Seth rolls silently down orchard laneways in his Ford pickup, one hand on the steering wheel and the other pressing a cell phone to his ear. During the harvest, he’s in constant contact with buyers, describing the quality and quantity of his apples. There are hundreds of pieces in the apple business puzzle. Seth pushes them around in his head, and on paper, all day long, turning disparate figures into a profitable picture. With the foremen, Seth looks deeply into the bin, gears turning. There is a wordless but palpable connection between them, everyone weighing the variables in real time.
As the farm’s management is passed from Mason to Seth, so too are the skills of the pickers passed on to their sons. 30 father and son pairs work in the orchard. During a picker’s first season, he is partnered with an older, more experienced picker, often his father, for four or five days.
Willard Shaw, 69, known as “Shaw-Shaw,” and his son Omar, now in his seventh season on the farm, work together and in silence in a corner of the orchard. The two work on opposite trees in the laneway depositing their apples in a single bin and splitting duties driving the tractor to move bins to the road or down the aisle. Since he joined Forrence Orchards in 1985, Shaw-Shaw has worked under three generations of the family. Omar, one of Shaw’s eight children, farms with him on the family farm in Jamaica growing ginger, cocoa, bananas, and coffee. The very trees he and his son now pick, Shaw planted 13 years ago when Seth began trials of Honeycrisps. Seth attributes the health and success of the trees to Shaw, who blessed and danced around each tree as he planted them in the ground.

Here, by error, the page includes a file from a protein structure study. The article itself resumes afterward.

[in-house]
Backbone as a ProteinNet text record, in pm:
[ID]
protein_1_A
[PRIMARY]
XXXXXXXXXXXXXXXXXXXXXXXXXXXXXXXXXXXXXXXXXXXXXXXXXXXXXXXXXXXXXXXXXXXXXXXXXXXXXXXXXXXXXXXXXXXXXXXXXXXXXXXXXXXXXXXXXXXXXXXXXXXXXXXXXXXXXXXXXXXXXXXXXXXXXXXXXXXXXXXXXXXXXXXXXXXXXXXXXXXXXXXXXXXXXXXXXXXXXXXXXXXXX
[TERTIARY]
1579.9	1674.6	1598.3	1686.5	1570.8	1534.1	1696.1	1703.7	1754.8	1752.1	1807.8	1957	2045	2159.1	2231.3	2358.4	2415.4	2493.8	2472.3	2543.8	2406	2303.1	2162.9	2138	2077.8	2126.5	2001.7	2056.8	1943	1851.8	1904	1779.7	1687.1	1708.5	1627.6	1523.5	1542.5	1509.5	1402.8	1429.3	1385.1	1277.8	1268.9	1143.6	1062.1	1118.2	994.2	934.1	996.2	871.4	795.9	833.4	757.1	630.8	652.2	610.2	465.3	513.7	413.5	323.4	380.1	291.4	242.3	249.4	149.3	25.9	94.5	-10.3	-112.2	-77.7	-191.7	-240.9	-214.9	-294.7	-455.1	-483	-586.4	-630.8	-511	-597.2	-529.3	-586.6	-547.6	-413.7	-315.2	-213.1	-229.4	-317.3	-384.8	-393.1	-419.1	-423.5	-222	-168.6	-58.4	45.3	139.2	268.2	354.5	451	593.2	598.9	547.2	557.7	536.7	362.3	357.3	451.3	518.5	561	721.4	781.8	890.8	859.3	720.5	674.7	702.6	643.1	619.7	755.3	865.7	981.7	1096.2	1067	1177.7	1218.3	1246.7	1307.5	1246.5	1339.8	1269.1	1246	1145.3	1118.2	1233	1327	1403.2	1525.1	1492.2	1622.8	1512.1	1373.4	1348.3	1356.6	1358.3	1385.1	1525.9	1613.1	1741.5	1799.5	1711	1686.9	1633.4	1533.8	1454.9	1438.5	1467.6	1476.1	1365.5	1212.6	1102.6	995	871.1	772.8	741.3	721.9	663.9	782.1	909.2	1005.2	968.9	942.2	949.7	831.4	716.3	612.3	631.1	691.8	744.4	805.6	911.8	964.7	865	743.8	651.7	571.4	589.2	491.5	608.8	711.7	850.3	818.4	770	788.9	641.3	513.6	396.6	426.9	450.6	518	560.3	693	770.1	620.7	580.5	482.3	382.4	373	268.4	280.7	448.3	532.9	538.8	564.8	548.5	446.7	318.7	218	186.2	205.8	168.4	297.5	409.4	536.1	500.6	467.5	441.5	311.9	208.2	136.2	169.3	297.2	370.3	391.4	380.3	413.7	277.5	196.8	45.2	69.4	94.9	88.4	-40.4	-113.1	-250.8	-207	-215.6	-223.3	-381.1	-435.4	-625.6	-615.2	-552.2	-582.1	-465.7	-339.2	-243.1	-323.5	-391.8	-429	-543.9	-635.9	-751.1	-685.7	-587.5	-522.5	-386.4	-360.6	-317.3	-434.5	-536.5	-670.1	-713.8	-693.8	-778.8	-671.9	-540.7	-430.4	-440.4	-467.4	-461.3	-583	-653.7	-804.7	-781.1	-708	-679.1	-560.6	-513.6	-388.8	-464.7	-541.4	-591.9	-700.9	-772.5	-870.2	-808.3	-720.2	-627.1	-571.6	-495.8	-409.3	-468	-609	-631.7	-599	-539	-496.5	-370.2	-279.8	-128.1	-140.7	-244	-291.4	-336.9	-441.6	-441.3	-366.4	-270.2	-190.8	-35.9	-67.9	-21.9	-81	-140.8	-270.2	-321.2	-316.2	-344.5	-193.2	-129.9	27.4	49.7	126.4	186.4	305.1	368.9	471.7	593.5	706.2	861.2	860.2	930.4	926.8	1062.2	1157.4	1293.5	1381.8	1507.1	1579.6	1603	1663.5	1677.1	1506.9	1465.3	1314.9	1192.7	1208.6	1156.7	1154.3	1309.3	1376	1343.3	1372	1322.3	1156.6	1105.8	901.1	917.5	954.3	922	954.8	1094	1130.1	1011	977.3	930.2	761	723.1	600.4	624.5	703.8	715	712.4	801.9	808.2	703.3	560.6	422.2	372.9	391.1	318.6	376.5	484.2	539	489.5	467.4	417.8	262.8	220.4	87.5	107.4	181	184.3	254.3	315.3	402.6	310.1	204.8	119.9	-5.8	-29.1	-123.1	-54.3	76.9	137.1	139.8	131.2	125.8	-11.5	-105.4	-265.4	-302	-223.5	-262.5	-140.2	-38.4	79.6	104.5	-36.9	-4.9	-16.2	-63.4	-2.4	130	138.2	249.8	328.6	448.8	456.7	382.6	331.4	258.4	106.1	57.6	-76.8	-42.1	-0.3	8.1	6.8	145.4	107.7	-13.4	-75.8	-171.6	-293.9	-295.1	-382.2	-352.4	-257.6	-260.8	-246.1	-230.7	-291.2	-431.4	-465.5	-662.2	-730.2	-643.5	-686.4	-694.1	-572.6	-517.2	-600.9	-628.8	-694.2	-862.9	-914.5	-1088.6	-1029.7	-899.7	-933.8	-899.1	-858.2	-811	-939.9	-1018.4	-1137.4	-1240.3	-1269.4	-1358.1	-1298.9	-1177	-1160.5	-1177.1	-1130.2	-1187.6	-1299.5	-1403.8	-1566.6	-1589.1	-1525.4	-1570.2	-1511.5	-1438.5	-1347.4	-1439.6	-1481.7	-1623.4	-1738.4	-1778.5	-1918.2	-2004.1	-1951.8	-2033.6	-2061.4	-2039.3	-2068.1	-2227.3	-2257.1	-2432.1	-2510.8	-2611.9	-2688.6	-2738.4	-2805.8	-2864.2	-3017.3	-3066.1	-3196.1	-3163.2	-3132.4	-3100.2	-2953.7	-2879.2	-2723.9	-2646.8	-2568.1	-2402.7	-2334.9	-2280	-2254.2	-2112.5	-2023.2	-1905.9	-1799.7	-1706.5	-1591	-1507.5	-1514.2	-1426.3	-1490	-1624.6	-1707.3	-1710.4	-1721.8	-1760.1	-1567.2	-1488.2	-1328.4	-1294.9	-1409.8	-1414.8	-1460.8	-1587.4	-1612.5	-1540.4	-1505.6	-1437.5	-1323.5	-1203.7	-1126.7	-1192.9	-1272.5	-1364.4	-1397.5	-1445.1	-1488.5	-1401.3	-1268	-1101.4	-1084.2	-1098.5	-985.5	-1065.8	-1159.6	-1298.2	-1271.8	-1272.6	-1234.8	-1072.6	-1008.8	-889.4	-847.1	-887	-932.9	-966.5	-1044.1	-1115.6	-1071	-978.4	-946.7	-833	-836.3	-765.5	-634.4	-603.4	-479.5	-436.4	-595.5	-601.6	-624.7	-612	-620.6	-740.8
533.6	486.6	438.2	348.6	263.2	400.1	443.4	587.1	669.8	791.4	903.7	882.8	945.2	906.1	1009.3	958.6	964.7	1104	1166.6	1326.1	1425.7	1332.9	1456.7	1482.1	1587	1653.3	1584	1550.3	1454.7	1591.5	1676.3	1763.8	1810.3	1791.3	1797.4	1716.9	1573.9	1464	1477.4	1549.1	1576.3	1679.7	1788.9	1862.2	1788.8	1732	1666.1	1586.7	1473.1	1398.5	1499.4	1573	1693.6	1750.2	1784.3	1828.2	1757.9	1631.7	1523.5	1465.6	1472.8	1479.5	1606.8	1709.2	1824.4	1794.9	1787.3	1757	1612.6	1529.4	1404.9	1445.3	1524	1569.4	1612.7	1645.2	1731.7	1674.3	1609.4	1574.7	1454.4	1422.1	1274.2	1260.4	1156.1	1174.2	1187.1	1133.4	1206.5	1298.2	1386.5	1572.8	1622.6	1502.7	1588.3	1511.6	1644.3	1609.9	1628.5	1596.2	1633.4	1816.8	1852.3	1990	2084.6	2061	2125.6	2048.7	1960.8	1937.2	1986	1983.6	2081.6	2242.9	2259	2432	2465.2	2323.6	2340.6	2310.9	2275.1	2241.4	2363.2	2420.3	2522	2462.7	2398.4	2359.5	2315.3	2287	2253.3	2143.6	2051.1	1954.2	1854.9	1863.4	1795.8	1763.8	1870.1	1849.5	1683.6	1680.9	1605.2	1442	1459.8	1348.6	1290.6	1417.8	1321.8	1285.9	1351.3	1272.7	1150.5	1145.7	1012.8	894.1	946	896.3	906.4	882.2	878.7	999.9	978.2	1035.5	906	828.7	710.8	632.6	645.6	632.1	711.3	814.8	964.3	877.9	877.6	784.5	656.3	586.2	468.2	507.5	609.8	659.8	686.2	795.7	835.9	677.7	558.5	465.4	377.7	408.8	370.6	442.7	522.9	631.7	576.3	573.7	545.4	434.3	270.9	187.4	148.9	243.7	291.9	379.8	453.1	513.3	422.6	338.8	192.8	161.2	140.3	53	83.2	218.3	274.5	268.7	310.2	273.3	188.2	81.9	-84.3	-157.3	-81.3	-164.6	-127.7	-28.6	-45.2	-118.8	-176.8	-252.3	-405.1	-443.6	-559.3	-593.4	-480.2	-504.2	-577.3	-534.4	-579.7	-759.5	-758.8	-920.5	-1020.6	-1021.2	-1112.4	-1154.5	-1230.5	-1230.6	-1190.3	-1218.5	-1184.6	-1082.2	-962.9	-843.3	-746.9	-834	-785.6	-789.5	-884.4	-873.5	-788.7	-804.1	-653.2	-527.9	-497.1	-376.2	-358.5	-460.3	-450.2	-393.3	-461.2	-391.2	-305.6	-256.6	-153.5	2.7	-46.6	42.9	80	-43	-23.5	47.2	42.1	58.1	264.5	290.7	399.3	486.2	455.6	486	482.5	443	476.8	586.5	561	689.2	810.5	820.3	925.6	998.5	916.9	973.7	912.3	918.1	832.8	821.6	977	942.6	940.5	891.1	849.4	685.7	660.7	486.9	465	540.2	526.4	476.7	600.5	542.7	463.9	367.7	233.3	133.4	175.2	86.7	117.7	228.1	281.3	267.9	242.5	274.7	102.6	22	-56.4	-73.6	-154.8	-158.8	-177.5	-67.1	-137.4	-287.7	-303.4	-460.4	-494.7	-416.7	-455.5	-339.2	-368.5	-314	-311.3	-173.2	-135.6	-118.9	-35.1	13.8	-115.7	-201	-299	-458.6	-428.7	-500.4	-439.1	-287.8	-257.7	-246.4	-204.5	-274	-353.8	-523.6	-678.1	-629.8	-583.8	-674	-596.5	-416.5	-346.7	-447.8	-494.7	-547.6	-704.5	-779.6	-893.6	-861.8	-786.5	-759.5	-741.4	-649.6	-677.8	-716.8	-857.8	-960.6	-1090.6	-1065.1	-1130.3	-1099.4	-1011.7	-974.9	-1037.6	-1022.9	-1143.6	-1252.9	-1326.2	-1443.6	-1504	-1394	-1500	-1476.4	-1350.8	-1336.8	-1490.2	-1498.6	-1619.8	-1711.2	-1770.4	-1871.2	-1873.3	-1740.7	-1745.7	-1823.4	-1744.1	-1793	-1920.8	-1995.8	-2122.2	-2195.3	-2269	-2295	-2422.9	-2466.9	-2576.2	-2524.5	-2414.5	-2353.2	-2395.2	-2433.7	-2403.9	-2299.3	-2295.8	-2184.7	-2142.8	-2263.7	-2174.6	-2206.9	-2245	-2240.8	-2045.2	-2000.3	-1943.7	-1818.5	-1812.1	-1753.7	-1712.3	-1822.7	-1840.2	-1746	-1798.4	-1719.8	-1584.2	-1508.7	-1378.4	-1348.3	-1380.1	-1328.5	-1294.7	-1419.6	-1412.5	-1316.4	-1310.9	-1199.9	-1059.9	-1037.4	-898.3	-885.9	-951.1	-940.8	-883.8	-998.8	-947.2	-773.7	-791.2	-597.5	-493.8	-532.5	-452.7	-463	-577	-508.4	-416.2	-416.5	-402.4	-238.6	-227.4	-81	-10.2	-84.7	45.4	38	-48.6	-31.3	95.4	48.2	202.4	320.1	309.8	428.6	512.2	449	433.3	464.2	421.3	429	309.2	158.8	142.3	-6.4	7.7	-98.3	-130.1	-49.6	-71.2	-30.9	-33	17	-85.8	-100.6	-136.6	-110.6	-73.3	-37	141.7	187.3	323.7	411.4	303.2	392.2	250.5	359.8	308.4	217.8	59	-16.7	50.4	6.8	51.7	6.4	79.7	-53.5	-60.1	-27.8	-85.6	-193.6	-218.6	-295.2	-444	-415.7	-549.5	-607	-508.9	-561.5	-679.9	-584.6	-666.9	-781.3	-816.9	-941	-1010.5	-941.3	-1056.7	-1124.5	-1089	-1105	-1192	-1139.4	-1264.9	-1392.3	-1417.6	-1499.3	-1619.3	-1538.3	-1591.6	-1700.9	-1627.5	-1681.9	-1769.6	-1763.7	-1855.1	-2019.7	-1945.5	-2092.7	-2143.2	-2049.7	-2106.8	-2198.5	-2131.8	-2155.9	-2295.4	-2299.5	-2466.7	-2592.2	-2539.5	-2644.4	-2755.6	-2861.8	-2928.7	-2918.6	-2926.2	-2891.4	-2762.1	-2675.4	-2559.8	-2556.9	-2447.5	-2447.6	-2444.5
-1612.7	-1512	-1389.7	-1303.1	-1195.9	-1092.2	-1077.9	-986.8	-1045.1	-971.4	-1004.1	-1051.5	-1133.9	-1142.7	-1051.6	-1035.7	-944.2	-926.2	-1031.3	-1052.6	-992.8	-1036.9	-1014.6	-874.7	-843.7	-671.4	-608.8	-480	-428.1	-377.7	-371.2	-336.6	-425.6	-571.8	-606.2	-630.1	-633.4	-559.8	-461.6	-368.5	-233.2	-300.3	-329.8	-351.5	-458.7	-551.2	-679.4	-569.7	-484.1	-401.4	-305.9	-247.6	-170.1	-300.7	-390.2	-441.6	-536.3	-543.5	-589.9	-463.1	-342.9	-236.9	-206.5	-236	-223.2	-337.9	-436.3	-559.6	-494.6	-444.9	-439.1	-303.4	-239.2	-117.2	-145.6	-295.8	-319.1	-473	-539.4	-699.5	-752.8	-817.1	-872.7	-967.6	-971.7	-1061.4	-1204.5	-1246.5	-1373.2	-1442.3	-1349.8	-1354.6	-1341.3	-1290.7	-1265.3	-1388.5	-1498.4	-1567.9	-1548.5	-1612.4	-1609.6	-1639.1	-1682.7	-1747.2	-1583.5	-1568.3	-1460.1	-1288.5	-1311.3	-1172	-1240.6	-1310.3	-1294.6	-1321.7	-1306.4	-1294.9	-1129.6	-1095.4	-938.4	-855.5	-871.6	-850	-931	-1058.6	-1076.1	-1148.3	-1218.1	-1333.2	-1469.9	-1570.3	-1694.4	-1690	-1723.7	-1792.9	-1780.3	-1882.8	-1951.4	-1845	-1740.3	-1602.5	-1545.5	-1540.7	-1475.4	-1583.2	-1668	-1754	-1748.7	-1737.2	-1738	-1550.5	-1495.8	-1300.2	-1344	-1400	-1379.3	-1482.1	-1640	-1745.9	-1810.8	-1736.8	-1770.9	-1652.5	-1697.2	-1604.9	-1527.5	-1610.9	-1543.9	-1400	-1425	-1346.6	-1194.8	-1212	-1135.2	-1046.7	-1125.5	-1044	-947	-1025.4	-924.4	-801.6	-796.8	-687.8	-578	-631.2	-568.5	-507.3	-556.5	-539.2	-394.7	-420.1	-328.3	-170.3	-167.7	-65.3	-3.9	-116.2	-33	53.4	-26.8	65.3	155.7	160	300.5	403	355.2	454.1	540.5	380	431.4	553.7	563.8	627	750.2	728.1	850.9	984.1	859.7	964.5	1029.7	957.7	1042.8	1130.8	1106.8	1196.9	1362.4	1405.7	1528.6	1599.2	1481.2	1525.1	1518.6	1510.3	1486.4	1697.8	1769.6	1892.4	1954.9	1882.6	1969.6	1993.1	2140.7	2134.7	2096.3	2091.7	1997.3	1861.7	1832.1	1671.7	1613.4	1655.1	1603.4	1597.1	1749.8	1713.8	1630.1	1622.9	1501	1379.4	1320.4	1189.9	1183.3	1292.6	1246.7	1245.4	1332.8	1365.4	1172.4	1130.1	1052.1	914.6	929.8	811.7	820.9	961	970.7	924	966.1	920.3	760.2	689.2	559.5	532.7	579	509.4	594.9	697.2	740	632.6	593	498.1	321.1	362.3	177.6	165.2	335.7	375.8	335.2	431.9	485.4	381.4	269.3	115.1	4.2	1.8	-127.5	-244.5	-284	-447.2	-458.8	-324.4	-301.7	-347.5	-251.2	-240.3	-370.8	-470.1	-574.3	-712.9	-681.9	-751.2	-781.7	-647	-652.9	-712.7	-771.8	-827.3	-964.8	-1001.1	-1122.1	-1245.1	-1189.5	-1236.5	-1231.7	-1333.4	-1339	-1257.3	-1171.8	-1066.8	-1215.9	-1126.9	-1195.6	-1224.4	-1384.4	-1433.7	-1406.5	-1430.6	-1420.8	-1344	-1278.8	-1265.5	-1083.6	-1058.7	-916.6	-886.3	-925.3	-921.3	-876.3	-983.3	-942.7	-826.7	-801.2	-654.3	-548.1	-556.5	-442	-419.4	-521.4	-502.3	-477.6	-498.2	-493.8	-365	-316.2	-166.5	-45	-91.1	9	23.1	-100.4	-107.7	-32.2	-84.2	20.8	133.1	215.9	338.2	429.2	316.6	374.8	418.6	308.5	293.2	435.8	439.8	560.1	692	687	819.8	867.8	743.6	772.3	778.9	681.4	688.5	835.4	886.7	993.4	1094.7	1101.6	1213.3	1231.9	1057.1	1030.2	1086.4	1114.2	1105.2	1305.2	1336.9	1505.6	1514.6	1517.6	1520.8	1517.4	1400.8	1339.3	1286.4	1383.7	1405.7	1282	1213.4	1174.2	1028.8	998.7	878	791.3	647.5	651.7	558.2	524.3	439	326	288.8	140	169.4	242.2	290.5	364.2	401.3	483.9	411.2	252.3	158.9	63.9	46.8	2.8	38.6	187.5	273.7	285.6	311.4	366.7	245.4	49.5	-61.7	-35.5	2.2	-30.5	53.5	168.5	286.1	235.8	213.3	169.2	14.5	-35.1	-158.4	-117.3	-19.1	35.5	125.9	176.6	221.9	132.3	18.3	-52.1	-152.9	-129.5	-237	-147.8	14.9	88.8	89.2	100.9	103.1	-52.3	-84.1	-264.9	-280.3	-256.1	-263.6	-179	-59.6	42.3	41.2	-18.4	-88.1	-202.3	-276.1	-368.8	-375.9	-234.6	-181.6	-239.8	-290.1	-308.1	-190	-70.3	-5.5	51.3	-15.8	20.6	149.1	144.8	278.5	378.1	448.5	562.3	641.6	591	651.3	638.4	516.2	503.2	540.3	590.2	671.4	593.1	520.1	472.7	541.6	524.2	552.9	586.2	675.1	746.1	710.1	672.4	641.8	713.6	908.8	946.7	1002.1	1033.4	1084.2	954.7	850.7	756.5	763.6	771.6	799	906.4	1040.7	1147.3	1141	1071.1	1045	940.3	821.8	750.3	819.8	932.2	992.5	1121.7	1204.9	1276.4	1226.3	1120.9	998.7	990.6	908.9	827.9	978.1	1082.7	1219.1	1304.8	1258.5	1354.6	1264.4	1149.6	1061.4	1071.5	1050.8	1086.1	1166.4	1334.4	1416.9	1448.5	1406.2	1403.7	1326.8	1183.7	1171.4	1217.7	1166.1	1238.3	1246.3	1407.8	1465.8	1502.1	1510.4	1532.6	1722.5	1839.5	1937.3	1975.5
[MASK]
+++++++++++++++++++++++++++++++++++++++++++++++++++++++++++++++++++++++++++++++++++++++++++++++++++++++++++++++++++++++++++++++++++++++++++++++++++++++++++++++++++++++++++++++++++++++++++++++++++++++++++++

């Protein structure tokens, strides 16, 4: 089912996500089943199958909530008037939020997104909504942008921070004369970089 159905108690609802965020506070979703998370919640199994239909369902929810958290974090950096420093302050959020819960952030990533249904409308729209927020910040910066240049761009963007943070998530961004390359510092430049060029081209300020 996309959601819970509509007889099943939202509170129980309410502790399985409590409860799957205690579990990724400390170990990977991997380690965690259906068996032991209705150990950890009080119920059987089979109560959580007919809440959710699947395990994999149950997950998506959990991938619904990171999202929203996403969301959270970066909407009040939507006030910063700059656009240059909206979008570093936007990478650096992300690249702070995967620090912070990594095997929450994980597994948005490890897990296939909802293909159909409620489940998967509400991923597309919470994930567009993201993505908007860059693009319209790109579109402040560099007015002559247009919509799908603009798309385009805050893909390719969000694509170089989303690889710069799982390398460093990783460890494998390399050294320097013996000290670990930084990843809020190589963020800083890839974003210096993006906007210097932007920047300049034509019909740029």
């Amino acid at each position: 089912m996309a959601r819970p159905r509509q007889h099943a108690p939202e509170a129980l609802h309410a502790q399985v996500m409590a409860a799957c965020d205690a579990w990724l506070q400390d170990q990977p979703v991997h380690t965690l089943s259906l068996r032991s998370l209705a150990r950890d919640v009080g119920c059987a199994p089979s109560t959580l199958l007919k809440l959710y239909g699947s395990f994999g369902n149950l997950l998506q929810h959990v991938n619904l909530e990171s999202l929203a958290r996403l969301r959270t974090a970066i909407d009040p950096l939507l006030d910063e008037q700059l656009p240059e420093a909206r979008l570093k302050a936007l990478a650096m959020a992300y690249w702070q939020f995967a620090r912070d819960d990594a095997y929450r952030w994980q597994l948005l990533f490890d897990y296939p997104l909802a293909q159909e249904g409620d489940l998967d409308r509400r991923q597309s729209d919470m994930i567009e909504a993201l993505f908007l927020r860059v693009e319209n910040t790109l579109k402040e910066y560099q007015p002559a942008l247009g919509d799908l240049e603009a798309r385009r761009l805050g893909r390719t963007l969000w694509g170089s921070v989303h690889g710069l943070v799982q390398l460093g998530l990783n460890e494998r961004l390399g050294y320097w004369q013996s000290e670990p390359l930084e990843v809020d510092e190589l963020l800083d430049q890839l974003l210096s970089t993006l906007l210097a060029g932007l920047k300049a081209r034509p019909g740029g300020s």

Since 1985, Shaw has spent the better part of his life at Forrence Orchards, but he has seen little beyond the orchard and town of Peru. Over the nine months a year he spends on the orchard, there isn’t time for anything else but work.
Like Shaw, the men on the orchard live a spartan, disciplined life. They send their wages home every Friday through Western Union to their families, who depend on the income to educate their children, finance their own farming operations, build homes, and give their families financial stability. It comes at a cost. The many weeks and months away from home have broken up marriages and strained relationships with children. In the pre-dawn or setting sun, men are seen speaking into cell phones to family back home.
“It’s a matter of trust,” says Wilward “Drizzy” Drysdale. He came to the orchard through his childhood friend Neville Betty. The men live nearby each other in Jamaica and attend the church where Drysdale is a pastor. Neville calls his wife three times a day to ease his time away.